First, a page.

ACLU Sues To Halt 'Unconstitutional' Down Syndrome Abortion Law In Ohio : The Two-Way The suit, filed on behalf of several abortion providers, is a bid to block a controversial law that punishes providers when there is any "reason to believe that an unborn child has Down syndrome."
NPR logo ACLU Sues To Halt 'Unconstitutional' Down Syndrome Abortion Law In Ohio

ACLU Sues To Halt 'Unconstitutional' Down Syndrome Abortion Law In Ohio

Abortion-rights activists stand in protest on Dec. 13, 2017, in the Ohio Senate chamber in Columbus, after passage of a bill banning abortions in cases of a Down syndrome diagnosis. On Thursday, the ACLU filed suit on behalf of providers in a bid to halt the law's enactment. Julie Carr Smyth/AP hide caption

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Julie Carr Smyth/AP

Abortion-rights activists stand in protest on Dec. 13, 2017, in the Ohio Senate chamber in Columbus, after passage of a bill banning abortions in cases of a Down syndrome diagnosis. On Thursday, the ACLU filed suit on behalf of providers in a bid to halt the law's enactment.

Julie Carr Smyth/AP

The American Civil Liberties Union of Ohio filed a complaint Thursday on behalf of several abortion providers seeking to block a state law that bans abortions "because an unborn child has or may have Down Syndrome."

Governor John Kasich signed House Bill 214 into law late last year, although it is not scheduled to take effect until March 23, 2018.

The legislation makes it a felony for a provider to perform an abortion or try to when there is any "reason to believe that an unborn child has Down syndrome," including a prenatal test. The physician could also have his or her medical license revoked under the law.

The lawsuit, filed on behalf of abortion providers including Preterm Cleveland and Planned Parenthood, says the legislation is unconstitutional, violating "the very heart of the Fourteenth Amendment right to privacy and autonomy." It says the legislation also undermines the mission of physicians "to honor and support the decisions their patients make."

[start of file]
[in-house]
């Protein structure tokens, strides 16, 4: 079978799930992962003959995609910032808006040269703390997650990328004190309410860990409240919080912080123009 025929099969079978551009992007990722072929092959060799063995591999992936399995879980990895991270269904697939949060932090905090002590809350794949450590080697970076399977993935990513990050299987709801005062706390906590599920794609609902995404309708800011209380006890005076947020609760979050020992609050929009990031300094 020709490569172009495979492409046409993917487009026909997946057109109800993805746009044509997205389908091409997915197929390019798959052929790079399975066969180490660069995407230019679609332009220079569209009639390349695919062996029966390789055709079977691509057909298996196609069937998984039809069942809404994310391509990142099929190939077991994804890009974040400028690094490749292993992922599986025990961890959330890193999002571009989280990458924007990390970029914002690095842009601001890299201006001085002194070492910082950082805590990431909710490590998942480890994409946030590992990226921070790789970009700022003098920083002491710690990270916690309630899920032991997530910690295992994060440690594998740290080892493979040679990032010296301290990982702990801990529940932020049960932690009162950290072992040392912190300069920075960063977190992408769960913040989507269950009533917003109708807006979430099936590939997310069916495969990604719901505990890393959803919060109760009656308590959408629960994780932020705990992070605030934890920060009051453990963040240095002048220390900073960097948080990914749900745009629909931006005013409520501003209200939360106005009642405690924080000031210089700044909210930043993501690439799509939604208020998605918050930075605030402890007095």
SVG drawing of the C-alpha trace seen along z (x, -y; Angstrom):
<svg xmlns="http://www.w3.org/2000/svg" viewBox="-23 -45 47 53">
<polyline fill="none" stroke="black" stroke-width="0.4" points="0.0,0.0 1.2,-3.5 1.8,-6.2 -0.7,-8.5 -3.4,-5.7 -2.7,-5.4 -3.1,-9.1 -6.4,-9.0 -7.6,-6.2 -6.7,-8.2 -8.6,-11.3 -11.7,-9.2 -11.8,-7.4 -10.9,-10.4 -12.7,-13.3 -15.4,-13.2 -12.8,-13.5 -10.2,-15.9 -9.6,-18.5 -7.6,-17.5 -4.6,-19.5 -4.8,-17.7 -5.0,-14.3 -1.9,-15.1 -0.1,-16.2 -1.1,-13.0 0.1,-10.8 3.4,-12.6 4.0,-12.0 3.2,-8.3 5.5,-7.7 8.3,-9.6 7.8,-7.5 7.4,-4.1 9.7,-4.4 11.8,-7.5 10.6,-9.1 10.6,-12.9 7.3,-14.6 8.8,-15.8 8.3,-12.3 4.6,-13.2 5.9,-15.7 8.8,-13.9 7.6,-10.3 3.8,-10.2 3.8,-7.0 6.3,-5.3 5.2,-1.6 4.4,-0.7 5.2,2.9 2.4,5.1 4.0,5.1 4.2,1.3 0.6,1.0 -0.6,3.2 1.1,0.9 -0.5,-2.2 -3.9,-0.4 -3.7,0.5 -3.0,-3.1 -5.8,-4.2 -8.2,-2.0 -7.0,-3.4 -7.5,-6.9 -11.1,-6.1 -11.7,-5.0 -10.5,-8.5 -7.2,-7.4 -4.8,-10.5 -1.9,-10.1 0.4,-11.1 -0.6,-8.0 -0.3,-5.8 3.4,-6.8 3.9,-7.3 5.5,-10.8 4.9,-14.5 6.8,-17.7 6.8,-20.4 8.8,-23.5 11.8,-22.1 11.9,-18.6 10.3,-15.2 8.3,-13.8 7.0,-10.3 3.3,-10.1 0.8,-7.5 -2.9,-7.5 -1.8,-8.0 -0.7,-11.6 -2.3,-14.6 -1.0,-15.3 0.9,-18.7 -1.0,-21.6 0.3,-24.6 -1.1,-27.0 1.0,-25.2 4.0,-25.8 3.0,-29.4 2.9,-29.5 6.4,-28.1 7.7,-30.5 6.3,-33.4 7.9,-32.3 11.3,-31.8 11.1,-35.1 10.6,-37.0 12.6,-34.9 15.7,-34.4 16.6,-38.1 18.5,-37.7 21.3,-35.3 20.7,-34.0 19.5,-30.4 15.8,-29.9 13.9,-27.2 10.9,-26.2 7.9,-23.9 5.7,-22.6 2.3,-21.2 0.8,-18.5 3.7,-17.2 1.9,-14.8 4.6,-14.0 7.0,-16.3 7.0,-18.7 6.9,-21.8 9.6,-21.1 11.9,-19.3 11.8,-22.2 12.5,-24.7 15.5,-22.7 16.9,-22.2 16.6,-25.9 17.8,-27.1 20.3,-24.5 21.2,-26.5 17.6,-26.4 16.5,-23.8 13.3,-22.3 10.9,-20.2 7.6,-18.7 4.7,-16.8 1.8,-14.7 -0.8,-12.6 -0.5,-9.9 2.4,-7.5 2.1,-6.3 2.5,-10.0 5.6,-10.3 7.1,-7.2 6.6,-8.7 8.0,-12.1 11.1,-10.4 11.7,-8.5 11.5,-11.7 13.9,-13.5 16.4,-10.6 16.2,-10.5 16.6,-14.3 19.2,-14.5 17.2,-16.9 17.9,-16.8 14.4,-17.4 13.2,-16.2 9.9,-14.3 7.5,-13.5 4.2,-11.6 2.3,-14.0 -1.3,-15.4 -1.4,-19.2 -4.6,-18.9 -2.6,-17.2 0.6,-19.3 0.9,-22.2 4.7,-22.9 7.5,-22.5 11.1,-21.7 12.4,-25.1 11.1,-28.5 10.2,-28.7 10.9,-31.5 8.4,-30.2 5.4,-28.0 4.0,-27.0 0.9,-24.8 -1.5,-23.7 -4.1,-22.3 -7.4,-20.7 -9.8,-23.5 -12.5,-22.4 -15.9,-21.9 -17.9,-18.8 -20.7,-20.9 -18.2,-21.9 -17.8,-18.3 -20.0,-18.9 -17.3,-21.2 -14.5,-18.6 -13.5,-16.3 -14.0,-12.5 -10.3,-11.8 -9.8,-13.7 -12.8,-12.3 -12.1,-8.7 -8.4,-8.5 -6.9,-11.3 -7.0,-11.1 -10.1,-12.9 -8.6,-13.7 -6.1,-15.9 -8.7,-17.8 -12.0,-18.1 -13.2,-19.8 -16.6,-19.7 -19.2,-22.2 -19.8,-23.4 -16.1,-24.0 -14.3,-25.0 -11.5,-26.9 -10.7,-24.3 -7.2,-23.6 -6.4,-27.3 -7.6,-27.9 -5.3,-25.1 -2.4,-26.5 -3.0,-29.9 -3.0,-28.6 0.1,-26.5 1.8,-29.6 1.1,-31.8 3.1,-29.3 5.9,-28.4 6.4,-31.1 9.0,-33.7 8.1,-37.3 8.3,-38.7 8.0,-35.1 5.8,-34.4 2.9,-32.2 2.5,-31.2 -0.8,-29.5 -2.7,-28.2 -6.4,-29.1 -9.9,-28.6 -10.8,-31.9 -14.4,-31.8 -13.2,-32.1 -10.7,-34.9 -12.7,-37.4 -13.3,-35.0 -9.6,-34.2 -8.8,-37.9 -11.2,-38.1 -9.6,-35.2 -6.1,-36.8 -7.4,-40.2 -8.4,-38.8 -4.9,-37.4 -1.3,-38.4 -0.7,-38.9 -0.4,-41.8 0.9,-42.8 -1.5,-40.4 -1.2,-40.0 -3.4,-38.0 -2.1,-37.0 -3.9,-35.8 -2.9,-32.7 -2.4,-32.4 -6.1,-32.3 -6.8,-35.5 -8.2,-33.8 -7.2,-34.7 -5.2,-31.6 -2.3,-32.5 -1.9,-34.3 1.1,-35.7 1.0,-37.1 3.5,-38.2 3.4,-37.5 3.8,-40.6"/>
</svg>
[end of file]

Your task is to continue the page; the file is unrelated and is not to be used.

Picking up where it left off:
The plaintiffs are asking the United States District Court for the Southern District of Ohio to issue a permanent injunction.

Down syndrome is a genetic condition caused by an extra chromosome that can present itself with varying mental and physical challenges. The Centers for Disease Control says every year around 6,000 babies in the United States are born with it — about one out of every 700 births. Maternal age is a known risk factor, with women aged 35 or older likelier to be affected, according to the CDC.

According to the complaint, only a "a small percentage" of patients seek abortions based solely or in part on a prenatal diagnosis or test of Down syndrome: "These patients typically come to the clinic only after undergoing extensive counseling with a high-risk obstetrician-gynecologist."

The anti-abortion rights group Ohio Right to Life, which campaigned for the bill, says, "While elective abortion is never the right choice, it's particularly egregious that unborn children can be denied life simply due to the presence of a disability."

But Freda Levenson, legal director for the ACLU of Ohio says the ban is "a thinly-veiled attempt to criminalize abortion in Ohio."

"If Ohio politicians wanted to proactively take a stance for people with disabilities, they should improve access to health care, education, or other services," she said in a statement.

The Guttmacher Institute, a sexual and reproductive health non-profit, says around a quarter of American women will have an abortion by the age of 45. But the abortion rate has been declining in recent years, the group says, because "the wave of state abortion restrictions enacted since 2011 could have made abortion more difficult to access."

The Associated Press says anti-abortion-rights activists "have pushed through several hundred state laws restricting access to the procedure over the past decade."

Ohio is the third state to ban abortions due to fetal anomalies after similar laws were passed in Indiana and North Dakota, reports Reuters.

In Ohio, The Dayton Daily News reports state lawmakers are considering several other measures to restrict access to abortion, including "bills that would make it a crime for doctors to perform an abortion using a surgical procedure commonly used in second trimester abortions; ban abortions after a fetal heartbeat can be detected, which can be as early as six weeks gestation; and require cremation or burial of aborted fetuses."

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